A comprehensive understanding of bacterial pathogenesis not only requires a detailed knowledge of the genome and proteome, but also the peptidome elaborated during the progression of infection. The overall objective of this proposal is to build upon our exciting preliminary observations describing the identification of endogenous microproteins and peptides detected in cell-free supernatants of community-associated (CA) MRSA cultures. Within this group we identified two novel microproteins originating from an unannotated locus in the CA-MRSA TCH1516 genome. We found that these microproteins, termed S. aureus microprotein 1 (SAM1) and S. aureus microprotein 2 (SAM2), are highly conserved among Staphylococci and are regulated by the classical accessory gene regulatory system. We have started to characterize these factors, showing that SAM1 appears to act as a canonical cytolysin. Intriguingly, SAM2 possesses unique bioactivity, the perturbation of keratin networks that promotes an in vivo switch from a localized S. aureus skin infection to an invasive dissemination to the underlying tissues. The central hypothesis of this proposal is that SAMs significantly contribute to CA-MRSA?s ability to cause disease in a host.
In Aim 1, we will dissect the pathogenic contributions of SAM1 as a functional cytolysin in vitro and in vivo. Given the bioactivity of SAM1 is inhibited by serum lipoproteins, we will focus on its role once CA-MRSA is in an intracellular environment. Our strong preliminary data suggests SAM1 selectively binds to prohibitins (PHBs) across differential host cell types. Thus, we will take the study of CA-MRSA cytolysins in a new direction by dissecting the potential role of PHBs as targets of SAM1.
In Aim 2, we will perform a structure and function analysis of the interaction between SAM2 and keratin. Our data shows that this interaction has an important in vivo consequence during the shift from a local to invasive infection type. By a powerful combination of microbiology and multi-omic approaches, we will define the SAM2 structural contact points required for pathogenesis and will detail host pathways that are impacted by SAM2 during the invasive switch.
In Aim 3, to assess the broader significance of our discovery, we will determine the pathogenic roles SAMs play in a diverse library of CA-MRSA strains, in addition to other Staphylococcal pathogens that express bioactive SAM homologs.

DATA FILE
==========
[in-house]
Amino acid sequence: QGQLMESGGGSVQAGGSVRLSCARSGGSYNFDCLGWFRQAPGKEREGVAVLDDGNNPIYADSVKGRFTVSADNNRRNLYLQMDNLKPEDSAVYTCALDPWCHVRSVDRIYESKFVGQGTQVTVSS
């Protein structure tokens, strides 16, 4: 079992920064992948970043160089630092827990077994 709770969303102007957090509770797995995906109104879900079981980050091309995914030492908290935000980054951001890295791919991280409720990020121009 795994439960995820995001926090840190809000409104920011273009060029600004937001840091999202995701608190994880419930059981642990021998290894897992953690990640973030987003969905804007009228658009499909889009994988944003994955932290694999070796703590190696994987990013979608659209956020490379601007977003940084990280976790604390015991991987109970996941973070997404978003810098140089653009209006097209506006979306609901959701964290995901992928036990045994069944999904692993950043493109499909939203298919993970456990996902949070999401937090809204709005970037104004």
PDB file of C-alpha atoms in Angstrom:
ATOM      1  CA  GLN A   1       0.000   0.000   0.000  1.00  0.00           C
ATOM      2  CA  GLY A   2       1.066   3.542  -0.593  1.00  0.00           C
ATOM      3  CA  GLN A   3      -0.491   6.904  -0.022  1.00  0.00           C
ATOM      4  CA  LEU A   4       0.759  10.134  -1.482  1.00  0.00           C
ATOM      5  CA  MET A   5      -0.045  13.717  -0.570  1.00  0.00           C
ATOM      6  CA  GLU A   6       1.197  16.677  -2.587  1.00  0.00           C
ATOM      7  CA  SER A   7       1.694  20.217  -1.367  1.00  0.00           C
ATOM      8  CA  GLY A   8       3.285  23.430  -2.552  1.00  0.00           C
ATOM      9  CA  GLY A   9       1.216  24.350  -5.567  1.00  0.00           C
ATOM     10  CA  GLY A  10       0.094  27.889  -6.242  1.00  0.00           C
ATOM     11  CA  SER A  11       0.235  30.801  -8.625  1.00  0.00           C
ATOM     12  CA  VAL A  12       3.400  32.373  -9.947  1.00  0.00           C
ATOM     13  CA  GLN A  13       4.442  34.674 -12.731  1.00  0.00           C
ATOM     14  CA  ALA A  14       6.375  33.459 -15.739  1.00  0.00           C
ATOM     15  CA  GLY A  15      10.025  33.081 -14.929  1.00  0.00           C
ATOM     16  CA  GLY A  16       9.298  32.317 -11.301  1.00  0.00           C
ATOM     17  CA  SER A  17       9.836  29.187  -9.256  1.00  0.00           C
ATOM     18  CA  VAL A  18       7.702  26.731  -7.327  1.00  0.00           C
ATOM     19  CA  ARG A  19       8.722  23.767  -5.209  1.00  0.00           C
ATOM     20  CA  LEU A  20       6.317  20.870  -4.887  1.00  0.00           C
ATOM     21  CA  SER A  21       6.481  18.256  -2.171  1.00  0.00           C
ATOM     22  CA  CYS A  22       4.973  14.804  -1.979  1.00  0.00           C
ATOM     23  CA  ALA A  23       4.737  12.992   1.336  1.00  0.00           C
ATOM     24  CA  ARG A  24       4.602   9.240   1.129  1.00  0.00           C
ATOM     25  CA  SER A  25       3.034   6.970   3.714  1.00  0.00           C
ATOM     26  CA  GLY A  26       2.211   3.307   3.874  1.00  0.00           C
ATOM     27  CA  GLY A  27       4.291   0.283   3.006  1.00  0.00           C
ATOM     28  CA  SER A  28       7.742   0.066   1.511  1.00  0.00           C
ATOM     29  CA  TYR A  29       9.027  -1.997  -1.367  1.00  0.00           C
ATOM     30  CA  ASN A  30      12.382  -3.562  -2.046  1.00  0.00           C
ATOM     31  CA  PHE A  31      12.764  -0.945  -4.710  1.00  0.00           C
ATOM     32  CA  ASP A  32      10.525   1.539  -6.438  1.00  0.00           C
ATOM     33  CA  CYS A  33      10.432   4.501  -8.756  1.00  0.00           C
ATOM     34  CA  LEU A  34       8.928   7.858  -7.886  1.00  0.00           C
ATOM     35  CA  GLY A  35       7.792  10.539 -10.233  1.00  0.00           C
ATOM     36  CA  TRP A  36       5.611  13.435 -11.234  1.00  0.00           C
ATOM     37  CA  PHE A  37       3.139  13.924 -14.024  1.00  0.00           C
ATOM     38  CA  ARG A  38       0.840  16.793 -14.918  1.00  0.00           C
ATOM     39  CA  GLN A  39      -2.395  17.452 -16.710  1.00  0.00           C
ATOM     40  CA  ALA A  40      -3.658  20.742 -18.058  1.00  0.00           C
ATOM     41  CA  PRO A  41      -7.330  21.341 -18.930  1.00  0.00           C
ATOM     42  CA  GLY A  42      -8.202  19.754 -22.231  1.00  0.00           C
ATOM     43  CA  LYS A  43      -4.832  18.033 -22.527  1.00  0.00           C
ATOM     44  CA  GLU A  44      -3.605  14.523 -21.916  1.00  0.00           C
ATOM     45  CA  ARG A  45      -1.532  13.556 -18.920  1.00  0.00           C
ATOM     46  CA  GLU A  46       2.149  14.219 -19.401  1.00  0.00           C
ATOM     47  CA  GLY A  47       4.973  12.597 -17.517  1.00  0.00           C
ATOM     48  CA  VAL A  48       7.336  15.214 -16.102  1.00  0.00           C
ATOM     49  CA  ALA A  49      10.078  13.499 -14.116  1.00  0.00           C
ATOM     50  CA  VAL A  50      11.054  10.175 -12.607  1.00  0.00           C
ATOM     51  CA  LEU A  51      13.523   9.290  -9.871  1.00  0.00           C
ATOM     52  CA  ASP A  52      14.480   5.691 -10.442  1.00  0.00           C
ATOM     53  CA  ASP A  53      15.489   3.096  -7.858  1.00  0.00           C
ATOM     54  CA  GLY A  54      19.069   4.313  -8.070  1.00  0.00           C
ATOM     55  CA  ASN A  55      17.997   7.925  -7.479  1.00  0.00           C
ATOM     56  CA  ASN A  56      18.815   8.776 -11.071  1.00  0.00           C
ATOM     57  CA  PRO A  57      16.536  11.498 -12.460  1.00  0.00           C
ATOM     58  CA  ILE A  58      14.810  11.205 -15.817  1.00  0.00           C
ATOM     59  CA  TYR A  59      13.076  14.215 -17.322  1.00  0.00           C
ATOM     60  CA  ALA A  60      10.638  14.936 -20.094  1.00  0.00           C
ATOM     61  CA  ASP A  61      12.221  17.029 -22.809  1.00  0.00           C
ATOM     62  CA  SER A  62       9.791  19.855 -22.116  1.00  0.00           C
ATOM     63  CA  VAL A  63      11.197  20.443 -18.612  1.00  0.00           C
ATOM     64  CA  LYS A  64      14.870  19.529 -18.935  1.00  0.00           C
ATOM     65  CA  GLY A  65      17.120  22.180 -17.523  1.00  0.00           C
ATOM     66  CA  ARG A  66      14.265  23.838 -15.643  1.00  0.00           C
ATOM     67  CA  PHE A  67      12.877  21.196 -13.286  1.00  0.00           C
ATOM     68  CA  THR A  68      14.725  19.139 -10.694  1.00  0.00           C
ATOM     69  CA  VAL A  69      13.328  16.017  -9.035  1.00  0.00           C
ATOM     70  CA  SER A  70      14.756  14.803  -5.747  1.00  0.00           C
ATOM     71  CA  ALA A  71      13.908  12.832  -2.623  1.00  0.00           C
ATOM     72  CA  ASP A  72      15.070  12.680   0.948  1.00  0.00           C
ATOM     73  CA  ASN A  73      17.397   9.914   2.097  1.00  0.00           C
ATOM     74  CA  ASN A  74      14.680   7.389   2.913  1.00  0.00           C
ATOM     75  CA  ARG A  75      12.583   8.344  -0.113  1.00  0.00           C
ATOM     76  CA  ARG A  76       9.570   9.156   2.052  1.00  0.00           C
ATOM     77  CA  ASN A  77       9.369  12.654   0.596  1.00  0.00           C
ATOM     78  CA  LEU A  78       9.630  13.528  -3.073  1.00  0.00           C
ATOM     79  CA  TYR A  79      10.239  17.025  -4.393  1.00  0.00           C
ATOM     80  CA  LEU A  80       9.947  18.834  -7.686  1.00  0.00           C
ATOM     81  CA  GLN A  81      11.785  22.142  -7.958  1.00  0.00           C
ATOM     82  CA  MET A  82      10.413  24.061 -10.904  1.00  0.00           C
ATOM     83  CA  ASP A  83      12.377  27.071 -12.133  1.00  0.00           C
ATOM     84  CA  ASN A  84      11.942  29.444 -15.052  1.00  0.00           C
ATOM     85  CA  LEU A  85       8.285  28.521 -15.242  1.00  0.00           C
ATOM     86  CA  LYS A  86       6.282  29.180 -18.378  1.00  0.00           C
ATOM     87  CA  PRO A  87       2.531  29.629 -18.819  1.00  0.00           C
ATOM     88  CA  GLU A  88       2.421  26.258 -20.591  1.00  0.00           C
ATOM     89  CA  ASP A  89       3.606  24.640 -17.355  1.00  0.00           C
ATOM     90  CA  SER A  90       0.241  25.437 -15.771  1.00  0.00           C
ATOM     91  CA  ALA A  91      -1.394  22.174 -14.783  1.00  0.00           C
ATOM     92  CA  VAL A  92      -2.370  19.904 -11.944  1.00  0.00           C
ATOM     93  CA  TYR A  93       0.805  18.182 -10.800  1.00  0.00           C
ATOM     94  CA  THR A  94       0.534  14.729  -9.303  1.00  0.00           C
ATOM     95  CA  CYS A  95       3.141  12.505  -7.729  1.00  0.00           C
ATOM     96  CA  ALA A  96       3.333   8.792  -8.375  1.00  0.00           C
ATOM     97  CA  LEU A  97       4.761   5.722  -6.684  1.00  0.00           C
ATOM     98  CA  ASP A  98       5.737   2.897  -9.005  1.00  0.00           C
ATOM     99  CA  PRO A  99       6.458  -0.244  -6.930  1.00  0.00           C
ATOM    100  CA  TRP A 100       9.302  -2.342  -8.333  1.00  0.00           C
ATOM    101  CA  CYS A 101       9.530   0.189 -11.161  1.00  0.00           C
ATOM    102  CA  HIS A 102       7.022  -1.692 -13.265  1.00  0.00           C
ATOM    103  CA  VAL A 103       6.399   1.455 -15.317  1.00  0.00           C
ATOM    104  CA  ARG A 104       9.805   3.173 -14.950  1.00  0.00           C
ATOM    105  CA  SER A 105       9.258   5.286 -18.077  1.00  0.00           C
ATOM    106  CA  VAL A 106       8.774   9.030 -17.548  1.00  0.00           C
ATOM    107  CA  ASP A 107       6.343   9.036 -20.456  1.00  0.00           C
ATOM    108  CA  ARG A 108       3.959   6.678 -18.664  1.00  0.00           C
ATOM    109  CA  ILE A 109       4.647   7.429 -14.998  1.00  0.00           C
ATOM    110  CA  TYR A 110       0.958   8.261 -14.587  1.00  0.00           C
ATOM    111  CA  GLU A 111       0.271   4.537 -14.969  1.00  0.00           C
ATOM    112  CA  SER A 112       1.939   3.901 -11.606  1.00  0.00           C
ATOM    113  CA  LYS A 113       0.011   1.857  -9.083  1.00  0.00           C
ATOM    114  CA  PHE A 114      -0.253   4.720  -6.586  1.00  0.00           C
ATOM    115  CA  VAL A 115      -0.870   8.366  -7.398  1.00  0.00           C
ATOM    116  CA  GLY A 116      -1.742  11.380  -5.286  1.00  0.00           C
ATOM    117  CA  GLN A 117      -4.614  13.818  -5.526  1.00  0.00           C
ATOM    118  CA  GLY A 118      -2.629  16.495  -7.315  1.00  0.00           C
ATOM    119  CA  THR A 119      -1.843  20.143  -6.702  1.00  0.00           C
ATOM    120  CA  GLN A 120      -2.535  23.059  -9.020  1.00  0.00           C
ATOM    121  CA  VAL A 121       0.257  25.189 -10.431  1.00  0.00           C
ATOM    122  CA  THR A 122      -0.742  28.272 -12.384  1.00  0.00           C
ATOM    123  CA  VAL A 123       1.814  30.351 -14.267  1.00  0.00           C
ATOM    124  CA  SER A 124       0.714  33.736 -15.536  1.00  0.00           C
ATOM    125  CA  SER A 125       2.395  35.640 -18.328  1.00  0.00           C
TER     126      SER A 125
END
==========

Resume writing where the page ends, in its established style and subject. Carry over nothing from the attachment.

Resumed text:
Aim 3 is critical given that the importance of SAMs in other Staphylococci beyond CA-MRSA TCH1516 remains unknown. This proposal is highly innovative because it departs from the current focus of investigating host-pathogen interactions through the more established genomic and proteomic workflows. The proposed work is highly significant given it can drive the development of anti-Staphylococcal therapies based on a relatively new and largely mysterious molecular paradigm - the peptidome.

Public Health Relevance

Community-associated (CA) MRSA is a major health concern worldwide that causes significant morbidly and mortality in humans. This work will fill a critical gap in knowledge pertaining to how the peptidome contributes to CA-MRSA disease etiologies. The information gained from this work has the potential to discover new mechanisms of host-pathogen interactions and can lead to the rational design of anti-virulence based therapies. !

National Institute of Health (NIH)
National Institute of Allergy and Infectious Diseases (NIAID)
Research Project (R01)
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Bacterial Pathogenesis Study Section (BACP)
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Huntley, Clayton C
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University of California, San Diego
Schools of Medicine
La Jolla
United States
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